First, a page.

Learning to Garden and Grow Old in South Central Texas
by Sandra Hall, Hondo Garden Club
I grew up and spent most of my adult life in the midwest (Indiana and Ohio) where seasons and climate were very different. The gardens of my childhood and early adult life were large and mainly geared toward raising fresh produce for summer consumption and for canned and frozen vegetables for the rest of the year. The most important flowers in the yard were early spring bulbs, for they were the harbingers of spring.
When I retired from teaching at age fifty-eight, I expanded my interest in gardening because I had more time. It took a long time to stop feeling guilty about being outside in the early spring at ten o’clock in the morning enjoying the fresh air. I honed my planting skills so that I knew when to plant to avoid a killing frost but have the earliest possible harvest.
Then, at age sixty-two, my daughter’s family invited me to move closer to them in Hondo, Texas. Since I had no family left in Ohio, I took advantage of the empty lot next door to them and built a house. I got to plan my gardening space from scratch. The land had been used for growing cotton, and the soil was in pretty poor condition.
I decided to put in four 4’ x 8’ raised beds using old railroad ties filling them with good compost. The beds were finished in early June, so I promptly filled them with everything from lettuce to tomatoes using my Ohio knowledge. That was my first lesson in dealing with summer heat. Disaster!! Over the years, I have come to realize that here in Hondo you treat June, July, and August like midwesterners treat December, January, and February ……. stay inside and climatize your own space.
I have learned that when summer heat begins to abate, that is the beginning of the most delightful time in the garden. I love fall and winter gardening. That is the time for the most amazing salad greens and soup ingredients. The herbs that grow perennially are always available. In September-October, I begin thinking about lettuce, spinach, beets, kale, swiss chard, cabbage and Brussels sprouts. Once these get started there is something fresh for supper every night. If the weather cooperates with only very light freezes, these things carry through to spring. If not, I start again in January and February replanting those plus onions and pea pods. Later in March come the tomatoes and cucumbers. Only the peppers and okra like to wait for the warm.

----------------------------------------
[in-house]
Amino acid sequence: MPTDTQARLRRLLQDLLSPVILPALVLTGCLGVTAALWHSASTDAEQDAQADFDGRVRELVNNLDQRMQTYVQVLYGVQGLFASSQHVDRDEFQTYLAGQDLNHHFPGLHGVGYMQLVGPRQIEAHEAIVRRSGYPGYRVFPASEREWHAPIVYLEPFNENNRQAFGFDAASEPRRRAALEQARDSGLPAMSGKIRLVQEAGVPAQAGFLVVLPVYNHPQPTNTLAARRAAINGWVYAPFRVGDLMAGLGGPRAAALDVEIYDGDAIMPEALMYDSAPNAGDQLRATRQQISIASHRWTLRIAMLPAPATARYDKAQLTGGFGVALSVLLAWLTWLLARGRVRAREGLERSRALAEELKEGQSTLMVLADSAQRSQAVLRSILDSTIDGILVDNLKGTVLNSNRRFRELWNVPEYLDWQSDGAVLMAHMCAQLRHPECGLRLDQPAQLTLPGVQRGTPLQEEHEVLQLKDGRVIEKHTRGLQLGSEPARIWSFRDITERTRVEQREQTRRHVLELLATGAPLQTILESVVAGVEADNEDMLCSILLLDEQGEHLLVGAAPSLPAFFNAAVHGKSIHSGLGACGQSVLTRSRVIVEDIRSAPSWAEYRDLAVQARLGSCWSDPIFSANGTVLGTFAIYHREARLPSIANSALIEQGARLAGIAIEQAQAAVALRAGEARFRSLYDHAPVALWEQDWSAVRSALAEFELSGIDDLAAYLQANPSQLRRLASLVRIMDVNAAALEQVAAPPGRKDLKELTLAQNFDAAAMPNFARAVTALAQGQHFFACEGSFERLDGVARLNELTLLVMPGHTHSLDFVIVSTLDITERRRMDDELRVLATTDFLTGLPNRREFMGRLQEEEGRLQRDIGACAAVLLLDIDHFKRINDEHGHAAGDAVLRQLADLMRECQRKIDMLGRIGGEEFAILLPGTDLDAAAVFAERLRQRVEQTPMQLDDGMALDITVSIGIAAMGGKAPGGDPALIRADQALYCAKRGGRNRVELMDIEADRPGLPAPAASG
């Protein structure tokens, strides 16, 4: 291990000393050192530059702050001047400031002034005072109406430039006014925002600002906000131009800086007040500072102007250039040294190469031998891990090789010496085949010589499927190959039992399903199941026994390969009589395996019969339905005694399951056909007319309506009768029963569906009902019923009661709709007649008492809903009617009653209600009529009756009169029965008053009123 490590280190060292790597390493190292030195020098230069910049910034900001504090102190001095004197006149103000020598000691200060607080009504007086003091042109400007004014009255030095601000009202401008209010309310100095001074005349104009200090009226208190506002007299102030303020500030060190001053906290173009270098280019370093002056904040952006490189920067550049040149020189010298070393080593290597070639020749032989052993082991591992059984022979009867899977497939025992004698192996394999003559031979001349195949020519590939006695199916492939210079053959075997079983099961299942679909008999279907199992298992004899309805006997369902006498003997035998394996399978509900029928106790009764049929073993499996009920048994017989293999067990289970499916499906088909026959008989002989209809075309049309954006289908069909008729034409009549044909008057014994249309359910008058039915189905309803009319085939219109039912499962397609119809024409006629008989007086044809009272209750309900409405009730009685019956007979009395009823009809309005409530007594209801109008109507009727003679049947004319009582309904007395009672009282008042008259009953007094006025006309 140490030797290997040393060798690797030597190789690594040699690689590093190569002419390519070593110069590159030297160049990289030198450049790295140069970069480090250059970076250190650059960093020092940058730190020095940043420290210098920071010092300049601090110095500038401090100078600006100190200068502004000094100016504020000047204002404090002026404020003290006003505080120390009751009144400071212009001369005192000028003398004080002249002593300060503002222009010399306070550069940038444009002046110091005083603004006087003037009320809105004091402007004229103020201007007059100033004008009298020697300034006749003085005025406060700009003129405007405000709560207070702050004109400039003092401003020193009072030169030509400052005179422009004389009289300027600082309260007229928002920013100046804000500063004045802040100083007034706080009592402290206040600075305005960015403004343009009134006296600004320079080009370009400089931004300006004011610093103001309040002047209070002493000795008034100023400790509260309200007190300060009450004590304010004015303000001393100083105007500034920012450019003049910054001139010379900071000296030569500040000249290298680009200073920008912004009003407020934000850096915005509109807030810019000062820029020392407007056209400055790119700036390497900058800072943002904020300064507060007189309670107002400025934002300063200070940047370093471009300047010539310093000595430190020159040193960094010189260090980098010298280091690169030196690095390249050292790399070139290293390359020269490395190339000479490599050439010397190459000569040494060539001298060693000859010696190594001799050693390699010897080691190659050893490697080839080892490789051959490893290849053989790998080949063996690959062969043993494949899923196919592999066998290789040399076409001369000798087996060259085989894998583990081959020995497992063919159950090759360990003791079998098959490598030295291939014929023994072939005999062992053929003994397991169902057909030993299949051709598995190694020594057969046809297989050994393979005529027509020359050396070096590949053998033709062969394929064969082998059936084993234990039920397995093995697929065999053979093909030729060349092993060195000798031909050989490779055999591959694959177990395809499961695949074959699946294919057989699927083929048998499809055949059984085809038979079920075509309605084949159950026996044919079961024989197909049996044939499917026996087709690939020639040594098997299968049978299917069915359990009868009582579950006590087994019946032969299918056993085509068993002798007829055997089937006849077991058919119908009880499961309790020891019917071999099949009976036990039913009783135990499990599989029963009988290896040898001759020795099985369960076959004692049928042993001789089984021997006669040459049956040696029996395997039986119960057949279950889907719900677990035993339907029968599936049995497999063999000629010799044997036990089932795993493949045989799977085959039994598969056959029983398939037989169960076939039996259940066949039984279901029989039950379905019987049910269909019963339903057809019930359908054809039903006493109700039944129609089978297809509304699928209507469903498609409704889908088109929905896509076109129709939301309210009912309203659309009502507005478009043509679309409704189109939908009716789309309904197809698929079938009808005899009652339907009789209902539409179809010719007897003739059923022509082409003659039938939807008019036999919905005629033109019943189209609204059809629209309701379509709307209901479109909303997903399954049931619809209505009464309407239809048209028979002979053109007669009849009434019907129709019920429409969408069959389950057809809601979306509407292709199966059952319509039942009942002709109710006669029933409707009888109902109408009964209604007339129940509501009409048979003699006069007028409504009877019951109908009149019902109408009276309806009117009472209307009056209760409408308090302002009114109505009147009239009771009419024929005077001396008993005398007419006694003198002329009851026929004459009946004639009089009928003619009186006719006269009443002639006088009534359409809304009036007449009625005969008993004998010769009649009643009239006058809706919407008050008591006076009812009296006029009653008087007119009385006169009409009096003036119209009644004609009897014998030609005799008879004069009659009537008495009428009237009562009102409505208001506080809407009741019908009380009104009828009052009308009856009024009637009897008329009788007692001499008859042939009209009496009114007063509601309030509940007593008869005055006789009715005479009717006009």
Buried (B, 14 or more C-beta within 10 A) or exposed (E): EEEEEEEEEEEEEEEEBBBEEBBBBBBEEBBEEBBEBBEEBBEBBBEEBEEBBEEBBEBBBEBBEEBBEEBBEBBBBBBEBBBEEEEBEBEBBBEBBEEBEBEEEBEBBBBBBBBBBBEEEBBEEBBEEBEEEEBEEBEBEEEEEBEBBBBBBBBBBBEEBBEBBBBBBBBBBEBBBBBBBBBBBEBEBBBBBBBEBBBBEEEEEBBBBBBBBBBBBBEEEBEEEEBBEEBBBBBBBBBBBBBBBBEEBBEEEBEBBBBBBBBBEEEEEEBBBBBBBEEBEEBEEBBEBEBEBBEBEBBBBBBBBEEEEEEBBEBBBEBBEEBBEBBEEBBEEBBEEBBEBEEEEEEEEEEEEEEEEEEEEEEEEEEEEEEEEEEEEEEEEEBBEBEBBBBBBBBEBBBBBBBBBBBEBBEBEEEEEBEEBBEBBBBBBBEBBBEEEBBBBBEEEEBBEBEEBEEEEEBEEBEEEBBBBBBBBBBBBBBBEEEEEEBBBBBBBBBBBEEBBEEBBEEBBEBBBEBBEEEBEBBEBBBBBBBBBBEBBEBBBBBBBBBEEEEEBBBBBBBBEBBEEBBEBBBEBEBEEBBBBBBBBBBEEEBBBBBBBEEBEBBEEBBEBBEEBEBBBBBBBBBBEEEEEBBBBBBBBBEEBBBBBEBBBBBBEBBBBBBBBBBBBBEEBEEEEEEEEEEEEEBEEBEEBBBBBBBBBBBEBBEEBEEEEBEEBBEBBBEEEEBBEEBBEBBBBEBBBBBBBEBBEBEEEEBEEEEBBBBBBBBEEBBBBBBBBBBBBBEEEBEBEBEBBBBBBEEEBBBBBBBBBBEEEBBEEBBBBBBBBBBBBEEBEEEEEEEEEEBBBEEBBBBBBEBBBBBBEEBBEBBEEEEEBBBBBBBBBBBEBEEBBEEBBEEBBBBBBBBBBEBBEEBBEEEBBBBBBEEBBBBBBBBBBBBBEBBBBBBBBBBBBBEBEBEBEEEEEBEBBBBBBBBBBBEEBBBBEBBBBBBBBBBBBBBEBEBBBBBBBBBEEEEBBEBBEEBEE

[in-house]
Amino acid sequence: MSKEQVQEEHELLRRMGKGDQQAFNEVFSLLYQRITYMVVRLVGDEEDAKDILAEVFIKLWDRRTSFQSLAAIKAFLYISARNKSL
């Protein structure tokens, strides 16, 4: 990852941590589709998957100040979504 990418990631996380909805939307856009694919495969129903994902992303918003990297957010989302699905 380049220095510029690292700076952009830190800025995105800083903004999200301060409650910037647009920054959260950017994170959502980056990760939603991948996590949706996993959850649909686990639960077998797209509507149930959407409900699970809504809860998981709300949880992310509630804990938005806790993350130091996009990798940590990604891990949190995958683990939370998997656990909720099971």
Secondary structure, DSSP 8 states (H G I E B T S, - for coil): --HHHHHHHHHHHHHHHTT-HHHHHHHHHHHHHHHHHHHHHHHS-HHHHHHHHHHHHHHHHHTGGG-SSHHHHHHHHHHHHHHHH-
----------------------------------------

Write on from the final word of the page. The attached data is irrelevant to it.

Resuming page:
My yard and garden are a certified wildlife habitat. I welcome all native critters. I grow enough for all of us. However, being in town, I don’t have to deal with the deer, armadillos, and others that some of you have to contend with that take more than their share. I do go after the fire ants, for they are invaders. I am an organic gardener. It is interesting to watch the “good guys” go after the “bad guys”.
Over the years the railroad ties decayed enough that they needed to be replaced. I was diagnosed with rheumatoid arthritis over thirty years ago when I was forty-nine, and my body is showing more decrepitude as each year passes. It is harder and harder to get close to the ground. Over the past five years, I have redesigned my raised beds to varying heights (9”, 12”, 15”, 20”, 24”) so that I can sit on a low stool and deal with plants of varying heights. In each bed of vegetable plants I also intersperse different annual flower plants to attract different pollinators and bad bug predators. I am always in the company of bees, wasps and lizards. They know I am the one that fills the birdbath with water, so we are friends.
My constant companion in the garden is my service dog, Margie. She likes my company and is always there to pull me up off of the stool. I plan to be gardening well into the next decade.